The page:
Both of the comparison ciders contain some sweetness, a lot of carbonation, but while Clos Normand is astringent and Etienne Dupont is less so but a bit more funky with some sulfury and barnyard notes, L’Hermitiére splits the difference, with a milder, sweeter up-front apple flavor with a hint of astringency, but with a bit of haze from the bottle-conditioning and some distinctive ‘band-aid’ phenolics. All three have a very mild alcohol component (in the 4-5% range). L’Hermitiére is quite pleasant and complex enough to keep you thinking and exploring without being intensely challenging.
L’Hermitiére is produced by the Plessis family in the Perche, in the southeast portion of the Calvados region of Normandy. They also produce Poiré (Perry) and Calvados. Their website is located here, and they feature the detailed producer list in Charles Neal’s Calvados: Spirit of Normandy, which discusses the region and the family’s history as pertains to apple fermentation.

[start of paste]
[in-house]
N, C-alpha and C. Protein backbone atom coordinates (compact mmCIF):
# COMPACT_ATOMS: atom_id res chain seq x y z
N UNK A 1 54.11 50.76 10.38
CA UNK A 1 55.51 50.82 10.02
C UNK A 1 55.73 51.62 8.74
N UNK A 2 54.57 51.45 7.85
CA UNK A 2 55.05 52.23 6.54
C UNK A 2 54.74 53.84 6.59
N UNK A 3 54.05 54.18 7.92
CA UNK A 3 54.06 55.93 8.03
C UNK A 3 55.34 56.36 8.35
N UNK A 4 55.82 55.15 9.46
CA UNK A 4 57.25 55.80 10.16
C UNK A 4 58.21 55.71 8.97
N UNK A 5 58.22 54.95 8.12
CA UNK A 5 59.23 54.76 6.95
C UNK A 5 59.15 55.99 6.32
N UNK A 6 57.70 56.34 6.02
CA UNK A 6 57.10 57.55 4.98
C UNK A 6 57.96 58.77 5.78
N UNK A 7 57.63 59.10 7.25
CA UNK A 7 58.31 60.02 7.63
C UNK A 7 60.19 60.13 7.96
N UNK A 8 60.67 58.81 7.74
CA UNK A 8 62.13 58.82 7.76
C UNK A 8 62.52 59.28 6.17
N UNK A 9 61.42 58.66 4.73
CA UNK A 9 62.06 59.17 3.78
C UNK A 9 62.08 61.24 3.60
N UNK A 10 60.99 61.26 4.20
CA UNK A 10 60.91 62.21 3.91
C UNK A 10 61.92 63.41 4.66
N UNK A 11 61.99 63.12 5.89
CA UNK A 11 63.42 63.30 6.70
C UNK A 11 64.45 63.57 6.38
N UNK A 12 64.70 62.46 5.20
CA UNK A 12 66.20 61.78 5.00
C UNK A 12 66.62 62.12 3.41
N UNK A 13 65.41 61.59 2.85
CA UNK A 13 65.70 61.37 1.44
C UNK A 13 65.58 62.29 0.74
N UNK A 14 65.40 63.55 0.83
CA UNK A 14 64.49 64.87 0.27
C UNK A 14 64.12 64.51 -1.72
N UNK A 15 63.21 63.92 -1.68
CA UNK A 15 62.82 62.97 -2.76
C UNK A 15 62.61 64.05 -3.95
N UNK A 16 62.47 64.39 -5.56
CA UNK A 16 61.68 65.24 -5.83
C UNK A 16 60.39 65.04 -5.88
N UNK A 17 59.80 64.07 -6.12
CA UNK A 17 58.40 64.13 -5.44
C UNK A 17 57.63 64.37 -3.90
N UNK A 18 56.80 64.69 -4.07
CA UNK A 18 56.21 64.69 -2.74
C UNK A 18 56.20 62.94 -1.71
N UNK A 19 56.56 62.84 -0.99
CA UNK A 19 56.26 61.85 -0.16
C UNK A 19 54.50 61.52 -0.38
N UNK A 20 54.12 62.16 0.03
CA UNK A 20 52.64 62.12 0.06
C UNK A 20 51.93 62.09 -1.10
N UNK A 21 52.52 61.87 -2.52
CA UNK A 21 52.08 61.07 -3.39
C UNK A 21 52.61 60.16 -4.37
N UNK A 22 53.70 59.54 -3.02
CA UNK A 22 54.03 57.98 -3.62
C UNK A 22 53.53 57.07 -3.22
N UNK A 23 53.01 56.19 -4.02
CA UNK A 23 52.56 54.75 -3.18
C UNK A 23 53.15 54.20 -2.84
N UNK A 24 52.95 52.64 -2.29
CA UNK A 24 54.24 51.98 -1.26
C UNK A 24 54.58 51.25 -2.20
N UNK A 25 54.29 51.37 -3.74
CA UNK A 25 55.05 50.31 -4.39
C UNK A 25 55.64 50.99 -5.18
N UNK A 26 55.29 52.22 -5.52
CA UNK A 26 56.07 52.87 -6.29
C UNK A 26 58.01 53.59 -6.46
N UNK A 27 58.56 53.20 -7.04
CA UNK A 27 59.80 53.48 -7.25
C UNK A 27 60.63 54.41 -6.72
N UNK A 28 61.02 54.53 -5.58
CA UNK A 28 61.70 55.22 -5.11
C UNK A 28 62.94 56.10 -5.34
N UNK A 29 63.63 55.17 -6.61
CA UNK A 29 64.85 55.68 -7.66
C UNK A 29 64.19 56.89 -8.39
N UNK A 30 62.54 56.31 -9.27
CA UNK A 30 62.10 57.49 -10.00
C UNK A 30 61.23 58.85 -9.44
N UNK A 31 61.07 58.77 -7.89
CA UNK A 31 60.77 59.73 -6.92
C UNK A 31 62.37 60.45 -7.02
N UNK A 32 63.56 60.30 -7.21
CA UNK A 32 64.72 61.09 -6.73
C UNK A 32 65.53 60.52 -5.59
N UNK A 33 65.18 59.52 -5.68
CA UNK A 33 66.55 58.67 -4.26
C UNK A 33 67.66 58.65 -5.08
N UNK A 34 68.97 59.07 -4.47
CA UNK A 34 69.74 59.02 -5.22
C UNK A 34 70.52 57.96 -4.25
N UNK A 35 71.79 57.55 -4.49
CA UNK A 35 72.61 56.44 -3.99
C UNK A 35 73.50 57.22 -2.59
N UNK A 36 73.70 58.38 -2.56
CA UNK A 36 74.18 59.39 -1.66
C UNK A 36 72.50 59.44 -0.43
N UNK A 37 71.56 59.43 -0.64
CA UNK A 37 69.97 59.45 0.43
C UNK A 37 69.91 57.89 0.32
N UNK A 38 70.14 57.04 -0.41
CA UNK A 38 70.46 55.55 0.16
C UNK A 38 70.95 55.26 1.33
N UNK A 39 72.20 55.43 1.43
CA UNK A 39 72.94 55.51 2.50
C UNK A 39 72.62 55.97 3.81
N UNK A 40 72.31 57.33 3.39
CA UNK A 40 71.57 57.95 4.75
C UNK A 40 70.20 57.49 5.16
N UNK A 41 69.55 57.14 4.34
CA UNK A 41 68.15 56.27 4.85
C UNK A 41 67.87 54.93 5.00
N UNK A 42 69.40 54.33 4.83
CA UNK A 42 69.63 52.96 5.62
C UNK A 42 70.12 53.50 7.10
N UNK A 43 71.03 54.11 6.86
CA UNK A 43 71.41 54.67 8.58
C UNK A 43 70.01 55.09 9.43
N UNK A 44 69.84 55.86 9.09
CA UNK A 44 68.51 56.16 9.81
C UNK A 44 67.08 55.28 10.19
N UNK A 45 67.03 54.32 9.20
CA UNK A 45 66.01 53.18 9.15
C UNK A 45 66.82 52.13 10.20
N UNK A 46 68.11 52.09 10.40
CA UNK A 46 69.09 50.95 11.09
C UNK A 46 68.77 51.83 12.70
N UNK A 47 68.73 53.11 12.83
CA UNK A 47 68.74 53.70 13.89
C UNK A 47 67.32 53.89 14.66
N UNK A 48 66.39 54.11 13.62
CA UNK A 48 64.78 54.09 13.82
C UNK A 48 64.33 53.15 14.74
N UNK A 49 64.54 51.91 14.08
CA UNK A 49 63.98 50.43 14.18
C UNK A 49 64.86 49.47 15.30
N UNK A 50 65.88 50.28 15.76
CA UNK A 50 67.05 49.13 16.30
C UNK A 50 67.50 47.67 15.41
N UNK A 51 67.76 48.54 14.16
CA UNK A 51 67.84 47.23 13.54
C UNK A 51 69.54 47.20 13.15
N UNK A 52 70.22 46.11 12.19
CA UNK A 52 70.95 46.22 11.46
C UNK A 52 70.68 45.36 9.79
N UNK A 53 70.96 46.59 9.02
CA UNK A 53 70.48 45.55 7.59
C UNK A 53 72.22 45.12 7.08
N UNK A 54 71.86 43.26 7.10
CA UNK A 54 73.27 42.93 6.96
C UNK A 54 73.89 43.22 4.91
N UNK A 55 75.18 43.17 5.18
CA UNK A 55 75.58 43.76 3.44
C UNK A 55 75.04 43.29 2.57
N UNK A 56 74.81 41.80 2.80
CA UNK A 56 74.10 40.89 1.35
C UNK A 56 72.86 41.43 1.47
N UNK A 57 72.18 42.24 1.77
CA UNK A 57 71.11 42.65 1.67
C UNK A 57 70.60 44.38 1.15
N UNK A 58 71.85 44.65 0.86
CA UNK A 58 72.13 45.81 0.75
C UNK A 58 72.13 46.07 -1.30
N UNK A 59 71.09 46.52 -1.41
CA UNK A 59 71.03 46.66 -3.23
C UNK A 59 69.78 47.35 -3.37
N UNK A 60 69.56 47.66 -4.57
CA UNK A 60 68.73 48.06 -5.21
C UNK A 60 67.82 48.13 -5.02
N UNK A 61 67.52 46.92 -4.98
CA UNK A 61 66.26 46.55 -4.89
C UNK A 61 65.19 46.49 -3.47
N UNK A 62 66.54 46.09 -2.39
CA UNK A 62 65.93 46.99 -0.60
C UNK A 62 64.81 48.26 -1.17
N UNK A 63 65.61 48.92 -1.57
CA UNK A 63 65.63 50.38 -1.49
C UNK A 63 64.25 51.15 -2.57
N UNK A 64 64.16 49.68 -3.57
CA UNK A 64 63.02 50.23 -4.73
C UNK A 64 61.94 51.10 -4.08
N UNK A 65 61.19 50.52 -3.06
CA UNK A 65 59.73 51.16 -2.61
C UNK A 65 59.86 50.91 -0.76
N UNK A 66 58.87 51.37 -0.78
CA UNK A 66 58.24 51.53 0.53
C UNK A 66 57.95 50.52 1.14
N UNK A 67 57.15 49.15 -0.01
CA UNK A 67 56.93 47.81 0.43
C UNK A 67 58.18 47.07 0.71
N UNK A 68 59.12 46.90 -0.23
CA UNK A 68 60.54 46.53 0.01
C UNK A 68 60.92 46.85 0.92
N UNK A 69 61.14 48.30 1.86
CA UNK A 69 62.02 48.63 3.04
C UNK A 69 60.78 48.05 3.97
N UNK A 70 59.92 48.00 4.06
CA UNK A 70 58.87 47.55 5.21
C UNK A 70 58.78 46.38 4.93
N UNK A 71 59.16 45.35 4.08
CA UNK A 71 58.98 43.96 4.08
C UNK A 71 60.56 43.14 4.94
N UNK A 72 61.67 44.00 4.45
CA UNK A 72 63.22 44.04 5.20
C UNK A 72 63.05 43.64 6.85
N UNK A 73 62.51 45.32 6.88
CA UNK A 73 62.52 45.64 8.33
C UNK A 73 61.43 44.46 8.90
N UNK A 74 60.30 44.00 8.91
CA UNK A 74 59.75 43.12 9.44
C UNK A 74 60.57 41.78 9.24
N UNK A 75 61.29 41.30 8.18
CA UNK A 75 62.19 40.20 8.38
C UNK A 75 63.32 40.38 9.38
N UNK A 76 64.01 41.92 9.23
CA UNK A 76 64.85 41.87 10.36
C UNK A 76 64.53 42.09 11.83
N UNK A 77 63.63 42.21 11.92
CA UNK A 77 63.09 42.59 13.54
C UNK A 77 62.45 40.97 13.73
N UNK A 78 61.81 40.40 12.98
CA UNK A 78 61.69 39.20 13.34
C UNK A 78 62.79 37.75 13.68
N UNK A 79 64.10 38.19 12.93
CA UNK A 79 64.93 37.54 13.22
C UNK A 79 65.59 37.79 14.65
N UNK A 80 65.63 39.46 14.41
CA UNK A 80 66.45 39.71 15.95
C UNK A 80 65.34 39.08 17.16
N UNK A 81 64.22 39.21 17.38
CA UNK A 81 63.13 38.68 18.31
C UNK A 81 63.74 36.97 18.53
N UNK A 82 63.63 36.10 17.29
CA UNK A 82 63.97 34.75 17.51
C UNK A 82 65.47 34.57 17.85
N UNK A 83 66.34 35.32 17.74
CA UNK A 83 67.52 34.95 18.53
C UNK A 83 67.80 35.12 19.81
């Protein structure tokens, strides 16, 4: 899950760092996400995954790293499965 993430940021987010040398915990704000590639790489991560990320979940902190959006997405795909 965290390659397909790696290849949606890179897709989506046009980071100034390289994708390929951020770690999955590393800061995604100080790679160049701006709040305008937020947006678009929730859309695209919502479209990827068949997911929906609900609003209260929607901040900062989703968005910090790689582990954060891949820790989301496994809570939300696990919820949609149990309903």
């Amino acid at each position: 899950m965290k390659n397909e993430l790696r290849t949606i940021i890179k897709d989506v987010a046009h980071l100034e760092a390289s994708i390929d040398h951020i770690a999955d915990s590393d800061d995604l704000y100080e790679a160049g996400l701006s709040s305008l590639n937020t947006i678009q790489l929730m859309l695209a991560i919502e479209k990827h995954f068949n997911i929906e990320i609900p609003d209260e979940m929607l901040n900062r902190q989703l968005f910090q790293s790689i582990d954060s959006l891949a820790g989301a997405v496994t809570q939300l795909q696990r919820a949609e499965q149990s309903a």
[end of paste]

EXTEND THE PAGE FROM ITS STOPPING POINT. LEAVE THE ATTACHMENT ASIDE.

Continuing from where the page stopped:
If you haven’t had any of these ciders, I’d recommend getting all three (assuming you can find them), as together they form a pretty interesting encapsulation of the northern French sparkling ciders. If you’ve had Clos Normand and Etienne Dupont and can’t decide which you’d like tonight, why not go with L’Hermitiére, in which no aspect dominates but several are present? In any case it will be a pleasant choice.
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